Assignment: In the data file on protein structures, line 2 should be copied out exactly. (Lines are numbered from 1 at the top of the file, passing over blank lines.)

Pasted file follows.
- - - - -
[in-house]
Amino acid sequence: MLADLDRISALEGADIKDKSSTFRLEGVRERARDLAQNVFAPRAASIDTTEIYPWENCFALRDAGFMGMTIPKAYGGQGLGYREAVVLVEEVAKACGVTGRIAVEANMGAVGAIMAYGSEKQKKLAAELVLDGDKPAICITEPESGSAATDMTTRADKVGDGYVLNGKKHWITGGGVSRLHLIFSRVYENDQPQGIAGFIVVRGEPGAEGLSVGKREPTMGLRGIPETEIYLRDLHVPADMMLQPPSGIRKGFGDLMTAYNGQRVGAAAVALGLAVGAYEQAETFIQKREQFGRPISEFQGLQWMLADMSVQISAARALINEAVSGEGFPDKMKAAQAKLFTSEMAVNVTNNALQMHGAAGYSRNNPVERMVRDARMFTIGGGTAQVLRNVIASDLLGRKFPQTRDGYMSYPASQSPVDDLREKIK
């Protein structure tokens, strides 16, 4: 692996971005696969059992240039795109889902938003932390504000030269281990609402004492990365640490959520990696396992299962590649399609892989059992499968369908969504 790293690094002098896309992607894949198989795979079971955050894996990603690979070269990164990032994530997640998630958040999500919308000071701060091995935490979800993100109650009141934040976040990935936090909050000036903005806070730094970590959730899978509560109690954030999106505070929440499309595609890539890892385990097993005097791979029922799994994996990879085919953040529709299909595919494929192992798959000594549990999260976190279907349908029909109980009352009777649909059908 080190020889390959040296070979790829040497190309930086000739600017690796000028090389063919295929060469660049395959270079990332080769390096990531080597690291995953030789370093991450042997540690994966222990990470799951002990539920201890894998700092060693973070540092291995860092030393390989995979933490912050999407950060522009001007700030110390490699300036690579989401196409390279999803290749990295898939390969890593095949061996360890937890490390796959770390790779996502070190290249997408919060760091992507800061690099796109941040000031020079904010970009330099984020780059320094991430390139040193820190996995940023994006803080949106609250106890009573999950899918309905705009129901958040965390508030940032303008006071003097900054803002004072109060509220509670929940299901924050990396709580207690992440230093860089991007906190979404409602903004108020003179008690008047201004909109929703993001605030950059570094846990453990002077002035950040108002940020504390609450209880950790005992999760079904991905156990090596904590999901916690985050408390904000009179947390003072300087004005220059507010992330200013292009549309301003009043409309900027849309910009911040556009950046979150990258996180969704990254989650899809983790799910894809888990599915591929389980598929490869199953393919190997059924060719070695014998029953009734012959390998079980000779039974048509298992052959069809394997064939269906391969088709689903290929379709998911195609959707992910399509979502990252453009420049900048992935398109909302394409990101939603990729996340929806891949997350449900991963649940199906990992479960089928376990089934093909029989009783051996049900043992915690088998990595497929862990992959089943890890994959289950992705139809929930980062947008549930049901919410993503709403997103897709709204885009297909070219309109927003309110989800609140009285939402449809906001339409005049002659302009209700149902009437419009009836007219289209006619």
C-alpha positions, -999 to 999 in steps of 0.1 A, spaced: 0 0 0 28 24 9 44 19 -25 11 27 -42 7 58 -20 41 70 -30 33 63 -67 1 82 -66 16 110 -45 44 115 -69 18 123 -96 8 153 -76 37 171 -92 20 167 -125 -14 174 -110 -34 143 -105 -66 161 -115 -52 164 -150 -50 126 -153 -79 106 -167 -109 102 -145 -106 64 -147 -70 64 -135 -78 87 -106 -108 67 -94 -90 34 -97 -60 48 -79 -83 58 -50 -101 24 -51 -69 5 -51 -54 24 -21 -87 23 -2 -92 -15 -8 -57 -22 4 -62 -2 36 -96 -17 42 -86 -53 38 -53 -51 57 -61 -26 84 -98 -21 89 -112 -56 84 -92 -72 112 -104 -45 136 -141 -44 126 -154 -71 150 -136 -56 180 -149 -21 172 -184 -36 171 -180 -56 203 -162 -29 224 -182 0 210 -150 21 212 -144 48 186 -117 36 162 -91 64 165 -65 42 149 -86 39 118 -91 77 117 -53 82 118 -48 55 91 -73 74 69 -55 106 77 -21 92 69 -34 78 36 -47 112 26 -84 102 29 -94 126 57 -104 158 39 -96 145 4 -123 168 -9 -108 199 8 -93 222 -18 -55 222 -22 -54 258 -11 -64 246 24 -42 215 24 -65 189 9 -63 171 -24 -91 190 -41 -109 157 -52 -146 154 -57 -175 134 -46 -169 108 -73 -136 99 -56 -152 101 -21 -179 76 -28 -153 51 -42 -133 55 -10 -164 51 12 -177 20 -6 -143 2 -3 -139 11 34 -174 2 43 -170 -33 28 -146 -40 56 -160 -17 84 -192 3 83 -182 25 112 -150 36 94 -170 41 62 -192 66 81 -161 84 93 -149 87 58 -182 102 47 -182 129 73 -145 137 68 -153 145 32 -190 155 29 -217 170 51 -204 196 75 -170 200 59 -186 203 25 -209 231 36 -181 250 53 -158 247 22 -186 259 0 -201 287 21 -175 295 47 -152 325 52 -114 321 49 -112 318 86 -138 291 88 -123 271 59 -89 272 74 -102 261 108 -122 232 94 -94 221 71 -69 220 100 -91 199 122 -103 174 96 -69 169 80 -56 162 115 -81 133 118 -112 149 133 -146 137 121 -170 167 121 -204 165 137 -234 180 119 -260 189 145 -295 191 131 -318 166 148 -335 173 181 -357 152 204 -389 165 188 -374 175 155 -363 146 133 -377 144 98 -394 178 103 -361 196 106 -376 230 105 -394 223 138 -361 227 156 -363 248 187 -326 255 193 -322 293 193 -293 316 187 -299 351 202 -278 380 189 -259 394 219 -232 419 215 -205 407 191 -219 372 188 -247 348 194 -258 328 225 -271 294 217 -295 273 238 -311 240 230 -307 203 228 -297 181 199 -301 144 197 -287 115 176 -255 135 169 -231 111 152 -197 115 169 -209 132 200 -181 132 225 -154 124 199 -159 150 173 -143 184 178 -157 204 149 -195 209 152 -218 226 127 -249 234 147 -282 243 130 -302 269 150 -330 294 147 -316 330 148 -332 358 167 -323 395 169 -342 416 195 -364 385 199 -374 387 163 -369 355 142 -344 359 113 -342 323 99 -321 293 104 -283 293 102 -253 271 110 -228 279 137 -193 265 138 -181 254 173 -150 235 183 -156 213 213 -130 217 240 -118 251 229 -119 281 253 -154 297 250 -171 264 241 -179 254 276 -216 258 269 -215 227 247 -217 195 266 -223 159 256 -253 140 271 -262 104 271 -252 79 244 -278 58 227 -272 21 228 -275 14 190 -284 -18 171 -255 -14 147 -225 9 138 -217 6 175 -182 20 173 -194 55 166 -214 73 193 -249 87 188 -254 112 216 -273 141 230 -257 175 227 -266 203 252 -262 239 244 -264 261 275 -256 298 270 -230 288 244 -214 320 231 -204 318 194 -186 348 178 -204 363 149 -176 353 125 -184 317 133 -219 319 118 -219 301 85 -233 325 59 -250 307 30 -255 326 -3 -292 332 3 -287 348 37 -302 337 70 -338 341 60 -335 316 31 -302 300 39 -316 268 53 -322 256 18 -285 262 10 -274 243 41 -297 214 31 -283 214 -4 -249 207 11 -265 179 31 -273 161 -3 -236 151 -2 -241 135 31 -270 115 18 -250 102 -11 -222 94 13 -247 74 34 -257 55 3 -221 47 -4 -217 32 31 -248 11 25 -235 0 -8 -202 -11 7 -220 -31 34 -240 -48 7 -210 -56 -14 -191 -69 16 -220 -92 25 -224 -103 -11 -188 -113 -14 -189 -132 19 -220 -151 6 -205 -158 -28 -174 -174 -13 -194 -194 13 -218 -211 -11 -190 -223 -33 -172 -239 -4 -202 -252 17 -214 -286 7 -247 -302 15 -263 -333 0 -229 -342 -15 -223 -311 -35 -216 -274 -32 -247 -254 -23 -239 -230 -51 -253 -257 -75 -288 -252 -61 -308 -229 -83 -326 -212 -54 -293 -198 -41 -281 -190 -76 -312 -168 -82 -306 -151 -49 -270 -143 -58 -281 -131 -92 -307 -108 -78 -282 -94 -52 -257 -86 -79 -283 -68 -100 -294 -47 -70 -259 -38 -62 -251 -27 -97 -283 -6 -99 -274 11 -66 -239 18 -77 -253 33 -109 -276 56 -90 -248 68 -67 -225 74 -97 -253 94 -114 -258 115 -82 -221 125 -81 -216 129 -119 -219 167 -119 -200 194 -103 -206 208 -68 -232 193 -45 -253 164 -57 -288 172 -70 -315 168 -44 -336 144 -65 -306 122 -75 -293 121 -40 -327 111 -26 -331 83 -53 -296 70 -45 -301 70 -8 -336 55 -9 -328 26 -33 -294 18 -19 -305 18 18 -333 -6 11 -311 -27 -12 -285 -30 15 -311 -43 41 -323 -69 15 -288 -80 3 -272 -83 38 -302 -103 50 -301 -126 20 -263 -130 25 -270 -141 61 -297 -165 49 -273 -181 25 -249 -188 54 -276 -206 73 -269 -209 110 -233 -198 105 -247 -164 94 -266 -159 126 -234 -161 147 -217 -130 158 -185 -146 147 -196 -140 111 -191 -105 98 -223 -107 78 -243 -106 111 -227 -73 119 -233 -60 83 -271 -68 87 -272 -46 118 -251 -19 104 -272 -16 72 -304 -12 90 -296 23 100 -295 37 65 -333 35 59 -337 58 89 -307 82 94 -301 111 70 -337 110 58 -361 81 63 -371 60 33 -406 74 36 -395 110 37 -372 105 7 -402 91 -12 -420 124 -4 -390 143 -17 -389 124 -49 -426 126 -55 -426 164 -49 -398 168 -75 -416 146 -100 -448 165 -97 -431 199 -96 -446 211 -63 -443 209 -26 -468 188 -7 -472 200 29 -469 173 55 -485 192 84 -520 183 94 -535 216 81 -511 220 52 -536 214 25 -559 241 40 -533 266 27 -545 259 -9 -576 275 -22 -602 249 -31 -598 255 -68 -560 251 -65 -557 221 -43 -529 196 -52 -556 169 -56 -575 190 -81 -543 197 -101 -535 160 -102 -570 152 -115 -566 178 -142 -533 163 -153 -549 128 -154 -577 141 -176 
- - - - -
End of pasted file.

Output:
Amino acid sequence: MLADLDRISALEGADIKDKSSTFRLEGVRERARDLAQNVFAPRAASIDTTEIYPWENCFALRDAGFMGMTIPKAYGGQGLGYREAVVLVEEVAKACGVTGRIAVEANMGAVGAIMAYGSEKQKKLAAELVLDGDKPAICITEPESGSAATDMTTRADKVGDGYVLNGKKHWITGGGVSRLHLIFSRVYENDQPQGIAGFIVVRGEPGAEGLSVGKREPTMGLRGIPETEIYLRDLHVPADMMLQPPSGIRKGFGDLMTAYNGQRVGAAAVALGLAVGAYEQAETFIQKREQFGRPISEFQGLQWMLADMSVQISAARALINEAVSGEGFPDKMKAAQAKLFTSEMAVNVTNNALQMHGAAGYSRNNPVERMVRDARMFTIGGGTAQVLRNVIASDLLGRKFPQTRDGYMSYPASQSPVDDLREKIK